Not really, no. Nothing to speak of, no. So eventually come July, Rosalyn Napper from the Macular Society rang me and said, ‘we can’t really find out where in the process you are.’ So that is really when all the fun began.

 

Tom Walker

So you waited nine months, nothing happened. But then you decided to take things into your own hands.

 

Chris Thorley
Yeah. Most certainly did. If you ring the local Clinical Commissioning Group you don’t really get anywhere, so I thought I’d pay them a visit.

 

Tom Walker
Well, you did more than that didn’t you?

 

Chris Thorley

Walked through the doors, walked past the security guards, funnily enough, to a desk, grabbed a member of staff, told them that I was visually impaired. Now, you do need security cards, security to swipe over the passes to get through to the lifts and through the doors etc. You only get these if you’ve got an appointment or if you’re a member of staff. So I had none of this. But this member of staff, luckily, just waltzed me through to the lift, up in the lift to the third floor and straight to the door of the CCG office. I was still locked out, but some staff were walking in and I walked in with them. So there I was, standing in the Clinical Commission Group office.

 

Tom Walker
How were you received?

 

Chris Thorley
‘Who are you?’ ‘Chris Thorley.’ ‘Do you have an appointment?’ ‘No.’ ‘You have to have an appointment.’ ‘Well, I don’t do appointments,’ is what I said. ‘This is an urgent matter. I cannot get through to you any other way. I’d like to see someone of authority.’ And away we went. And after a bit of to-ing and fro-ing, Zara Jones, the director, kindly came out and saw me and spent some time with me. Zara Jones was most gracious, I must say. She gave me the time, I got the message across and things started to happen.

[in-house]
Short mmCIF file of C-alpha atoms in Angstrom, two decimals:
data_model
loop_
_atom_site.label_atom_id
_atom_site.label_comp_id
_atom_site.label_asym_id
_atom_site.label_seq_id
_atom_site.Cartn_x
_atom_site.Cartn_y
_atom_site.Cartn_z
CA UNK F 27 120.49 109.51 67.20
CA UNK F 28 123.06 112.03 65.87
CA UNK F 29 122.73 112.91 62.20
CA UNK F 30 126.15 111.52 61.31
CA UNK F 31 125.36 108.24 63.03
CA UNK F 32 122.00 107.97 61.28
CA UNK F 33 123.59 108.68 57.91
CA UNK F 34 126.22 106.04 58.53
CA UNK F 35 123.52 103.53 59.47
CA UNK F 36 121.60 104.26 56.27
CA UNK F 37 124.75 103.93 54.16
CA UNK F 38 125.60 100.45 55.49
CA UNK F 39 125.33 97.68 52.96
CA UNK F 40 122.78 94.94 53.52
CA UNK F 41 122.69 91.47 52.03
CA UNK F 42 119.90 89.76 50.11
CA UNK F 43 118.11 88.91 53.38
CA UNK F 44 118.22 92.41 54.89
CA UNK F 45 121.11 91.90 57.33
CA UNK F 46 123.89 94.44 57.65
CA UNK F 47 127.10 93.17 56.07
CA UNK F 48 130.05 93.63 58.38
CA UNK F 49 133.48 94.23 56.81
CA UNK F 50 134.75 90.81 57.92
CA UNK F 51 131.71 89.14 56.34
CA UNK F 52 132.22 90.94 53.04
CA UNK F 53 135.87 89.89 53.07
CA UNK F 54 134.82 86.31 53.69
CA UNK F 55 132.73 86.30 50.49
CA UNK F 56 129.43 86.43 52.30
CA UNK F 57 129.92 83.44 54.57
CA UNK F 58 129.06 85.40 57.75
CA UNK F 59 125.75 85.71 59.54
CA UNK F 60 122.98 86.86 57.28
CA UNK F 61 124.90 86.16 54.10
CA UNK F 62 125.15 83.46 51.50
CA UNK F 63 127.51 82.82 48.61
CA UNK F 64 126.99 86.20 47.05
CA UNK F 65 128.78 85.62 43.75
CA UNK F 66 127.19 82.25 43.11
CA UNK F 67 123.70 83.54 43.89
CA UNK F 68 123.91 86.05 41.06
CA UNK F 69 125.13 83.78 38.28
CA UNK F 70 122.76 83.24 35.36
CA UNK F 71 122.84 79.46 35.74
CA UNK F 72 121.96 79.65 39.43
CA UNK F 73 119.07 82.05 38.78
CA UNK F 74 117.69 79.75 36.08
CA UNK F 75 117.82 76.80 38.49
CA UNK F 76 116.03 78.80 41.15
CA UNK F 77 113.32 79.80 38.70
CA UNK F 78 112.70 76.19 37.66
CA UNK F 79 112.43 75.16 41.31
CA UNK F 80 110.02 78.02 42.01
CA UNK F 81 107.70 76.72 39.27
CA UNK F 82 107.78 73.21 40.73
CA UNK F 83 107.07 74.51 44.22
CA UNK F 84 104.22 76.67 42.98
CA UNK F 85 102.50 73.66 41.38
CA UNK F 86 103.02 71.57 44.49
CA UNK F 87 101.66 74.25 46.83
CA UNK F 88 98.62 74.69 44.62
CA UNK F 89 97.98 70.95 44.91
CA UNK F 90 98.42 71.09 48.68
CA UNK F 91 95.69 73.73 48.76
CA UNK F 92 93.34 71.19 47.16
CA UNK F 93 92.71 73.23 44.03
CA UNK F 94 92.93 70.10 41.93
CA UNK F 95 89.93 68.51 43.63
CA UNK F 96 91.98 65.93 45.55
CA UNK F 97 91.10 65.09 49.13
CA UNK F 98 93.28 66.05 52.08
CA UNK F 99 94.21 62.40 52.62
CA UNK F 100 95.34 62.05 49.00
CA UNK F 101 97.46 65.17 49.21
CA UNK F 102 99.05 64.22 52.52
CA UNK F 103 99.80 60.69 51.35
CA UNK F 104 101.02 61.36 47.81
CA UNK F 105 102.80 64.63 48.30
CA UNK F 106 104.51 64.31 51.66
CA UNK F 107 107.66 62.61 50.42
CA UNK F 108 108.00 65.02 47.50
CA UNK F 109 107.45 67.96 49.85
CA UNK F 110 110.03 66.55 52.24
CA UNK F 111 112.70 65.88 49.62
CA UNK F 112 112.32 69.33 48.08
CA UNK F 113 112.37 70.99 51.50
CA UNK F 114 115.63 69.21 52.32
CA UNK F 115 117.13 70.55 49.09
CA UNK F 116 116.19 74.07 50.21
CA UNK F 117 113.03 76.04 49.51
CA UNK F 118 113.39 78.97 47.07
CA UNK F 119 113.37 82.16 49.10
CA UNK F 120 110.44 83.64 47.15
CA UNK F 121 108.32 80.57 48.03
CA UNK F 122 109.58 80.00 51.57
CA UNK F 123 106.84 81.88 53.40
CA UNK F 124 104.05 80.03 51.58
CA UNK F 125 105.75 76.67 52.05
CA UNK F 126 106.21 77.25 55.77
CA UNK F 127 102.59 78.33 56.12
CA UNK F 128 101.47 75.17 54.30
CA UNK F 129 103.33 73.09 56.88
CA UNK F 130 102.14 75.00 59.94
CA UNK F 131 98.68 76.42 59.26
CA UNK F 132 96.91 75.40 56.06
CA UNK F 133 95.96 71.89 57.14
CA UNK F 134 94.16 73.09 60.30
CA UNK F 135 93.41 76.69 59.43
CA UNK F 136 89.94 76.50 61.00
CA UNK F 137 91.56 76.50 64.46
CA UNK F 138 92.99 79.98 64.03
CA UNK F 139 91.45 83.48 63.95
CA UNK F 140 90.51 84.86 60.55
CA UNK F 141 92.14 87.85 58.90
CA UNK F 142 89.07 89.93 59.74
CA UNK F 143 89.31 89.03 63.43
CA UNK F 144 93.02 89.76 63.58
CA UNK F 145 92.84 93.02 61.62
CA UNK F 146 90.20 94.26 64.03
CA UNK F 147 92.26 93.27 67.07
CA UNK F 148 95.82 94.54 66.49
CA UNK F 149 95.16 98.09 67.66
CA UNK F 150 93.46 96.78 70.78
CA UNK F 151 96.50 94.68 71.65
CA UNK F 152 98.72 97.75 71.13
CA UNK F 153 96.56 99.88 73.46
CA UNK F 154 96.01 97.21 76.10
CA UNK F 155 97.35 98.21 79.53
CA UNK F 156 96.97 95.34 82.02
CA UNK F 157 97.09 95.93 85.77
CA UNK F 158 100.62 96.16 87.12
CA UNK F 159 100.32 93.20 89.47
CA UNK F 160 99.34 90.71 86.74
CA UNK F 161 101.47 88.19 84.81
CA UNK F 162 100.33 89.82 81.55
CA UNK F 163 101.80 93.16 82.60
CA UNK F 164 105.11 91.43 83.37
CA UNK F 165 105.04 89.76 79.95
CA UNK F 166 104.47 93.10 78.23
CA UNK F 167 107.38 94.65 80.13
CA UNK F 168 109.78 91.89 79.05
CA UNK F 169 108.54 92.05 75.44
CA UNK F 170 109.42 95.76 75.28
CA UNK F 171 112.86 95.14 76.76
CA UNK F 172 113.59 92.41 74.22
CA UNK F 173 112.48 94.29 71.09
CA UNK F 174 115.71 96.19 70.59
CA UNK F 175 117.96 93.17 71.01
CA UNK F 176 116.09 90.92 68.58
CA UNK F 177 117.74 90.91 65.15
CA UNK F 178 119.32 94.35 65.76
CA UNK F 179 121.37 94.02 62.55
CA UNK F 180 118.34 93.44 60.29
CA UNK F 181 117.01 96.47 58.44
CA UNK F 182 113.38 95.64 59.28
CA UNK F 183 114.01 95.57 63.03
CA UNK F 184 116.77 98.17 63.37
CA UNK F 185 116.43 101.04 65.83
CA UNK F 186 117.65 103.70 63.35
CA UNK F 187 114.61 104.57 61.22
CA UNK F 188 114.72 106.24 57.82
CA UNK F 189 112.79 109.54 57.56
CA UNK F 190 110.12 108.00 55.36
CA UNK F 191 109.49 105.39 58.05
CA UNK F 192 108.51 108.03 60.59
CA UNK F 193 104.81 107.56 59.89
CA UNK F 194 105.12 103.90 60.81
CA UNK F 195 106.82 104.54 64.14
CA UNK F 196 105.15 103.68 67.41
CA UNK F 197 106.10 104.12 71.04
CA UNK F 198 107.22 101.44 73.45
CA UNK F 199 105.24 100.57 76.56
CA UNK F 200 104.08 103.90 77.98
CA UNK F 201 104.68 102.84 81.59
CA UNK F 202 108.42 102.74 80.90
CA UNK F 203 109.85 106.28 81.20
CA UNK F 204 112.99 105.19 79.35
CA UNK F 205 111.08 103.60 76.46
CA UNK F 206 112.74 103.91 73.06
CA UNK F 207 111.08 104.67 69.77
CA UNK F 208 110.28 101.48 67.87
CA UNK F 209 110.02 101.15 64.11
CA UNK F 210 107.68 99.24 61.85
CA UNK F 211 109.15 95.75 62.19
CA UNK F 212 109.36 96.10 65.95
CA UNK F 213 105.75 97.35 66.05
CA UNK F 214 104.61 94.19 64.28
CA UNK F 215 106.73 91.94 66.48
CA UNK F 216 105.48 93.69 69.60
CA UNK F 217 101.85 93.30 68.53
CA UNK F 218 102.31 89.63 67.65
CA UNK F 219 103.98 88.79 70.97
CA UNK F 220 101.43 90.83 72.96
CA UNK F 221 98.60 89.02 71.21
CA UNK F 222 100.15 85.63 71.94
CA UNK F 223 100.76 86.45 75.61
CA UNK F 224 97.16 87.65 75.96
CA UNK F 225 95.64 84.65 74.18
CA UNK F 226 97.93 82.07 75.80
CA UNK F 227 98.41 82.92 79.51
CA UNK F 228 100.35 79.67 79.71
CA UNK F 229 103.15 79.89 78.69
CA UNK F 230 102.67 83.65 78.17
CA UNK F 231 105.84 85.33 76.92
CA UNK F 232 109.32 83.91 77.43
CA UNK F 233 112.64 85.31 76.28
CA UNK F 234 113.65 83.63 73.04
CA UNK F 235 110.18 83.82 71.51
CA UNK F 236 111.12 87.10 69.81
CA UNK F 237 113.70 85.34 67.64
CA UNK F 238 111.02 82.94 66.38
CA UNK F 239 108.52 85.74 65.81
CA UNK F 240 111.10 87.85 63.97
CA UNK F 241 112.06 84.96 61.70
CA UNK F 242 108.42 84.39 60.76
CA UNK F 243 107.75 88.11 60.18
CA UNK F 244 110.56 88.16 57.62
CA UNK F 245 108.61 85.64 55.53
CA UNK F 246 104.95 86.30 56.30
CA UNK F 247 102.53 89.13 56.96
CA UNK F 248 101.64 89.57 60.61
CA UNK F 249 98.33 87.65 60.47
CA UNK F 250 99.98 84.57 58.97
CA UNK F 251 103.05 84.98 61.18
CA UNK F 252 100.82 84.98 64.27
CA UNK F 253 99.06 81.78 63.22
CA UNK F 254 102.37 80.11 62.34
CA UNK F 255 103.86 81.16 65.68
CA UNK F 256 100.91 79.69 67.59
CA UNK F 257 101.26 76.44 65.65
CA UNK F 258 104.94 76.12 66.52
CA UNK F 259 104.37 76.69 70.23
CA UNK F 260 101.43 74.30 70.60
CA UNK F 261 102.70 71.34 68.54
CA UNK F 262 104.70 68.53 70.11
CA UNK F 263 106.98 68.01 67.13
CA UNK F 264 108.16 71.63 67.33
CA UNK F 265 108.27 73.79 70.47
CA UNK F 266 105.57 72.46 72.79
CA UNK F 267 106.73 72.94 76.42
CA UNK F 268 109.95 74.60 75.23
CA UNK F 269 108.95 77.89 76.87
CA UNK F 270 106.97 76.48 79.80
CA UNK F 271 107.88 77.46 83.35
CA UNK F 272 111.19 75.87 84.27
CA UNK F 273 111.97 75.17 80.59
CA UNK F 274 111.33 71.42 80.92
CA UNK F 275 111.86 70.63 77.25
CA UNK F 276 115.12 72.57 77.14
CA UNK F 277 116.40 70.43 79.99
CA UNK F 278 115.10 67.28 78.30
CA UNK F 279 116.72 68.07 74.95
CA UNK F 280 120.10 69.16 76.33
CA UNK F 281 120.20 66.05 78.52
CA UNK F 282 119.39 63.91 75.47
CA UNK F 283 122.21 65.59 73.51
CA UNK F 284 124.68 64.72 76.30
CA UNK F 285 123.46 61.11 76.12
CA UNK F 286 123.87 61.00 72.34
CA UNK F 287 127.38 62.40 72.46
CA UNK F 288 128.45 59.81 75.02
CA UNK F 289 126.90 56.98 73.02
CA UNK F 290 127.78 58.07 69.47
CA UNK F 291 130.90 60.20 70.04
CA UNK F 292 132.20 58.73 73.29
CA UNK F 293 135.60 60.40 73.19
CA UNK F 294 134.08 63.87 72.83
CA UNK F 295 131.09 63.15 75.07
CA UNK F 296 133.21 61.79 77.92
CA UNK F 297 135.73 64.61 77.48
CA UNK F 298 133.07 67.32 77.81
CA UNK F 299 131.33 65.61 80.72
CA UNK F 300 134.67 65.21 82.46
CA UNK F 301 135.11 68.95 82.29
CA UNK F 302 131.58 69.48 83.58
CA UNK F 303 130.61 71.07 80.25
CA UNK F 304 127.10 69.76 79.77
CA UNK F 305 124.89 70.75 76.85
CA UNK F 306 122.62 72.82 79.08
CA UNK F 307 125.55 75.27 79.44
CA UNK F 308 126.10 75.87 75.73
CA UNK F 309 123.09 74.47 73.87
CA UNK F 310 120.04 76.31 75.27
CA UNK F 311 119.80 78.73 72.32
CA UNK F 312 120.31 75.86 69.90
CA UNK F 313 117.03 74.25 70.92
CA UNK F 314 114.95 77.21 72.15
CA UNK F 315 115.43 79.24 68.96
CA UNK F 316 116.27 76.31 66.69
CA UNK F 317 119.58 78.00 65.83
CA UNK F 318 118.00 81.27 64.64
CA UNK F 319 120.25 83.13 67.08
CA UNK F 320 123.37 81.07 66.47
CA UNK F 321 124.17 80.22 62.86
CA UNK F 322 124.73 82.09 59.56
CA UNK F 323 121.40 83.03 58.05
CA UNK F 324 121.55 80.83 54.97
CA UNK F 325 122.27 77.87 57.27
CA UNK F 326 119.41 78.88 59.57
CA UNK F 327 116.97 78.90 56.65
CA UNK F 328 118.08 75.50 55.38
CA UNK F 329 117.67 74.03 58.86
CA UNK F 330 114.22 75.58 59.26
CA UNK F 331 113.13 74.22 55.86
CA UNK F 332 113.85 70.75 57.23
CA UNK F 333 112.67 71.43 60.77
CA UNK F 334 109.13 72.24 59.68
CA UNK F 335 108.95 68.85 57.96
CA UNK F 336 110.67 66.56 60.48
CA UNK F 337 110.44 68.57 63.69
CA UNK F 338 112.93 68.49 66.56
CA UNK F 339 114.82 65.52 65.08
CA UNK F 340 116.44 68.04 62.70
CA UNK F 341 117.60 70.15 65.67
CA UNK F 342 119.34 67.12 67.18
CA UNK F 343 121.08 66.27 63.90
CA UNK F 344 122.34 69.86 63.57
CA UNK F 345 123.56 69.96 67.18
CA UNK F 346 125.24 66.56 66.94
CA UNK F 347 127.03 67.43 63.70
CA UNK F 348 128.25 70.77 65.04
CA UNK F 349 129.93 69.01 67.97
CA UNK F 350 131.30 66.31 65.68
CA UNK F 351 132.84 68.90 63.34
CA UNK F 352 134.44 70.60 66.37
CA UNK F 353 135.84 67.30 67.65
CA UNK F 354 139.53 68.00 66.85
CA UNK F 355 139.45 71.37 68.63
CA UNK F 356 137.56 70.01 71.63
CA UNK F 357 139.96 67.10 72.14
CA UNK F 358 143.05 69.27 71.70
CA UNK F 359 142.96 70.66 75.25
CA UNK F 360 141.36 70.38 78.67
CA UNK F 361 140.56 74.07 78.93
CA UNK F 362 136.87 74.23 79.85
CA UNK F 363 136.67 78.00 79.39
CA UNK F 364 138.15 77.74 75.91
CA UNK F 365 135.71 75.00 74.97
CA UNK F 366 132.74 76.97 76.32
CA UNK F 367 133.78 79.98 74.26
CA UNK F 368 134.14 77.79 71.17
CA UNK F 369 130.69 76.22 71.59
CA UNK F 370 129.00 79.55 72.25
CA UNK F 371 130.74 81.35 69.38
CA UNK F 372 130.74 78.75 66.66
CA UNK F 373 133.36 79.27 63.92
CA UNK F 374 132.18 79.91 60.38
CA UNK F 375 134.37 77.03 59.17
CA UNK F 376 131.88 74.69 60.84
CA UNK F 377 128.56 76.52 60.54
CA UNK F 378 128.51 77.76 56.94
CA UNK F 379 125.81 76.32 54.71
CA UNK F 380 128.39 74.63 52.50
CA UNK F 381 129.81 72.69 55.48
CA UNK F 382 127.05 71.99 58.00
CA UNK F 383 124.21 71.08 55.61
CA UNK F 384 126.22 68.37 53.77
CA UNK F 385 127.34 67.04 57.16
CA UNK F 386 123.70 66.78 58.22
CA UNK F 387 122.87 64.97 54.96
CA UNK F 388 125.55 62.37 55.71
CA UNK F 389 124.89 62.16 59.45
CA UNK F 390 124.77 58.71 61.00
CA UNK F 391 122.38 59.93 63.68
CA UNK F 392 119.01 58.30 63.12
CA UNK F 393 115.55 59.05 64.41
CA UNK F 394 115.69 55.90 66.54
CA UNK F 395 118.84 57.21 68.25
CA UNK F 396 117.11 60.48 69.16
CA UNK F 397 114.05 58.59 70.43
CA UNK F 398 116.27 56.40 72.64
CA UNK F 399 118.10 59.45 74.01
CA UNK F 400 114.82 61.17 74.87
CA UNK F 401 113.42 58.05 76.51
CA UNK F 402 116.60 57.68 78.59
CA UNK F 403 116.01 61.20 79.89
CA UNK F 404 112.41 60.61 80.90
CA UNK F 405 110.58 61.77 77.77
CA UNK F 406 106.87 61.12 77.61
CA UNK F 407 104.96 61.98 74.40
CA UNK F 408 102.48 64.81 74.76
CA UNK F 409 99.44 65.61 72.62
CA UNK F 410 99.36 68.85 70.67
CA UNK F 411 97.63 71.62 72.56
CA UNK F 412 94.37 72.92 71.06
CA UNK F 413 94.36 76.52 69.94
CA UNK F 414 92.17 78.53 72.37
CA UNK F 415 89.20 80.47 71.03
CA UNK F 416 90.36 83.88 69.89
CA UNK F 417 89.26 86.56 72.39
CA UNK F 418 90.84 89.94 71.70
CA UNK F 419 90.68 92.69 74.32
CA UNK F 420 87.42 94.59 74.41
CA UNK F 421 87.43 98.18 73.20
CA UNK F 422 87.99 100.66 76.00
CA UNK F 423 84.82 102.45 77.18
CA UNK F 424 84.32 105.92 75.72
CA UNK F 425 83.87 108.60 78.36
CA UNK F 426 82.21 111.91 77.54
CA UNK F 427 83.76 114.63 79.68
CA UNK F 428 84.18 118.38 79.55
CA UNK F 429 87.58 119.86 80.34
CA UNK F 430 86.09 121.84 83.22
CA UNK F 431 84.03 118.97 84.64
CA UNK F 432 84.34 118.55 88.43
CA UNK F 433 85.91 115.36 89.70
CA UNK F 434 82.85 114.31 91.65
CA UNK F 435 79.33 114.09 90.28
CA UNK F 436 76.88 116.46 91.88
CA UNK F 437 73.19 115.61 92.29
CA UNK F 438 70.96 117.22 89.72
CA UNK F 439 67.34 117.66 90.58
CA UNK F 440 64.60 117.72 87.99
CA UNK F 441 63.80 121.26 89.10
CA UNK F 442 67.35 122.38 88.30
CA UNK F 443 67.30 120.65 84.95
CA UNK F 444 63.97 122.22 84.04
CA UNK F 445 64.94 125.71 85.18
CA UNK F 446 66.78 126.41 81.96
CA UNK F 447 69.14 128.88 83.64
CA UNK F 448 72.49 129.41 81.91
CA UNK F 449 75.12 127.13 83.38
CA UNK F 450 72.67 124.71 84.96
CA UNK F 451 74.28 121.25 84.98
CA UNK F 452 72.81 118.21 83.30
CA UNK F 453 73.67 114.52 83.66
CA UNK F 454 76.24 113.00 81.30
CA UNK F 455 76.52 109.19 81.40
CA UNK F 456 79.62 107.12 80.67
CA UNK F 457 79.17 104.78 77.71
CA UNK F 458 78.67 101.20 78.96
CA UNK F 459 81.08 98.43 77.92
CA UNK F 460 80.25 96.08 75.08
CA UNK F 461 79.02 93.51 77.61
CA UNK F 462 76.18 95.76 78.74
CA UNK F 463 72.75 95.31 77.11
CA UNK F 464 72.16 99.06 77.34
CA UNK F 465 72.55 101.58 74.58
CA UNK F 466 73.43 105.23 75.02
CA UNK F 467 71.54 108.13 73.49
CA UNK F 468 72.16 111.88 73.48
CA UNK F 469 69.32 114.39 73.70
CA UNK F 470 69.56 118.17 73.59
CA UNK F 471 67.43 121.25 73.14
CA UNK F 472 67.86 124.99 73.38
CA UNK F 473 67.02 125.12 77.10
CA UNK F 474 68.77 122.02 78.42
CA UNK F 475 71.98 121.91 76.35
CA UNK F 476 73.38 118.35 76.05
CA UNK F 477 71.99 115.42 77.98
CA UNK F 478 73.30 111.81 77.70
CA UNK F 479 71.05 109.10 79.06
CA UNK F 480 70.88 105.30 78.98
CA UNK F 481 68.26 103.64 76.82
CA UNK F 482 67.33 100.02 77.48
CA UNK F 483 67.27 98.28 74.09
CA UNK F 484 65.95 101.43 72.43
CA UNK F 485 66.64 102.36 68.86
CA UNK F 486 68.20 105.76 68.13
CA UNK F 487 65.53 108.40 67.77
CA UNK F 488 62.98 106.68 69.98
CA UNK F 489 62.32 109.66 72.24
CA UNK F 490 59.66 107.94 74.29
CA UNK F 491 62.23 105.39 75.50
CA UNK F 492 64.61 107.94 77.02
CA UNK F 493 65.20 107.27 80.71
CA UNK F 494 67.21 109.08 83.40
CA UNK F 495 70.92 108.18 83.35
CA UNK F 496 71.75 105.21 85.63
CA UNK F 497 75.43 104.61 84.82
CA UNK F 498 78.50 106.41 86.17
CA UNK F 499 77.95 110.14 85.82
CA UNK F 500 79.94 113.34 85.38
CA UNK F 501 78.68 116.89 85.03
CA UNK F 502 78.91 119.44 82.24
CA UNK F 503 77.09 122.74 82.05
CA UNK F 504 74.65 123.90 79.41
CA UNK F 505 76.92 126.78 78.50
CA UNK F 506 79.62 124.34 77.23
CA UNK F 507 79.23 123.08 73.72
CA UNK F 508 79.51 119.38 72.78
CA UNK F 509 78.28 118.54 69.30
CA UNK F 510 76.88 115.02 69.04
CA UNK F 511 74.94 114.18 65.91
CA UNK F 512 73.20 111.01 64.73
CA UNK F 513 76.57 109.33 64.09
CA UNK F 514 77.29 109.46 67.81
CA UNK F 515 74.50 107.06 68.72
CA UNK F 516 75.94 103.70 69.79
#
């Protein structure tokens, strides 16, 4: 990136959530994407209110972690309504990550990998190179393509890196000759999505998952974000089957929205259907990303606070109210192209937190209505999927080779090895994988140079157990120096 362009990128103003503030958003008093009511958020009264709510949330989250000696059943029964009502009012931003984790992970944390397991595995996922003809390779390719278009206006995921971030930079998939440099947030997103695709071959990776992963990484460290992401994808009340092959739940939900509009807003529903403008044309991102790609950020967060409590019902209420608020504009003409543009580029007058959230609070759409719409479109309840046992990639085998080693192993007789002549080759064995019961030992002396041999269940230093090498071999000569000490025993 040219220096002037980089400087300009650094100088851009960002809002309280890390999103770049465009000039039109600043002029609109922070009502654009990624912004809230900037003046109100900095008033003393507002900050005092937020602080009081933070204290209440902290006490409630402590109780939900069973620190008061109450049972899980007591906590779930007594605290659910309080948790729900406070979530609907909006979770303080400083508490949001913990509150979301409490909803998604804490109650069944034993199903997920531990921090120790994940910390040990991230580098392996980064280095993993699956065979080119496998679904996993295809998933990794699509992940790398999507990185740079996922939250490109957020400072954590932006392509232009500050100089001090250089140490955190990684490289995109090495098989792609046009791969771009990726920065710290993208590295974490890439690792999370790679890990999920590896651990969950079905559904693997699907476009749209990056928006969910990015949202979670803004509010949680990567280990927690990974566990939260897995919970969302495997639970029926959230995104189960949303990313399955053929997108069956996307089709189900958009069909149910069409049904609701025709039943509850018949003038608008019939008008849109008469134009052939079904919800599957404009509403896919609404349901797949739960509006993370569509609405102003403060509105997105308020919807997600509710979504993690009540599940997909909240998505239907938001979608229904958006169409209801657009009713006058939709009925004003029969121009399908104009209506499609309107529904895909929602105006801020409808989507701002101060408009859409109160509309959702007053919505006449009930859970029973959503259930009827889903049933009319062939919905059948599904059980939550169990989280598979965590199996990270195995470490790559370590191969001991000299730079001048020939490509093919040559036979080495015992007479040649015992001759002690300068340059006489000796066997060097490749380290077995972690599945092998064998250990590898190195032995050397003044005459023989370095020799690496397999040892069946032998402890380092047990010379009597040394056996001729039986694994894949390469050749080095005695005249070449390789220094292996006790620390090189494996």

Tom Walker

When you were actually in the offices of the CCG, how did you feel personally?

 

Chris Thorley

I felt like a man that had got work to do. I feel that that a lot, to be honest with you, work to do for other people. These directors and executives at places like the Clinical Commissioning Groups and the NHS, they’re not really confronted and they’re not really speaking to people as they should be spoken to. They’re not listening to people and people’s fears. I really did feel that I was doing that for them as well as myself.

 

Tom Walker
CCGs cover thousands of people, you’re one individual with a relatively rare eye condition, I guess. Can you understand how maybe it was shunted, shall we say, to the back of the queue or not treated as a high priority?

 

Chris Thorley

Well, in the application, as I say, my advocate and I, we drafted a letter to go along with the application, and in that application I made it quite clear that this application was not just for Chris Thorley, it wasn’t just for me, it was for many people with my eye condition and other eye conditions. Because of that, apparently it did get to them and they did look at it, but because it was in fact a lot of people and not an exceptional case, meaning it wasn’t just for me but it was for many people, they shelved it, they put it aside to look at it later and work out some kind of policy of how they’re going to deal with it. But they shelved it and didn’t look at it again. So whilst we were waiting, actually nothing was happening.

 

Tom Walker
They said this to you in a letter, didn’t they?

 

Chris Thorley

Yeah, it was all admitted in a letter which I got on my second visit A letter of admission, which was gold dust really.

 

Tom Walker
How’s the situation been resolved?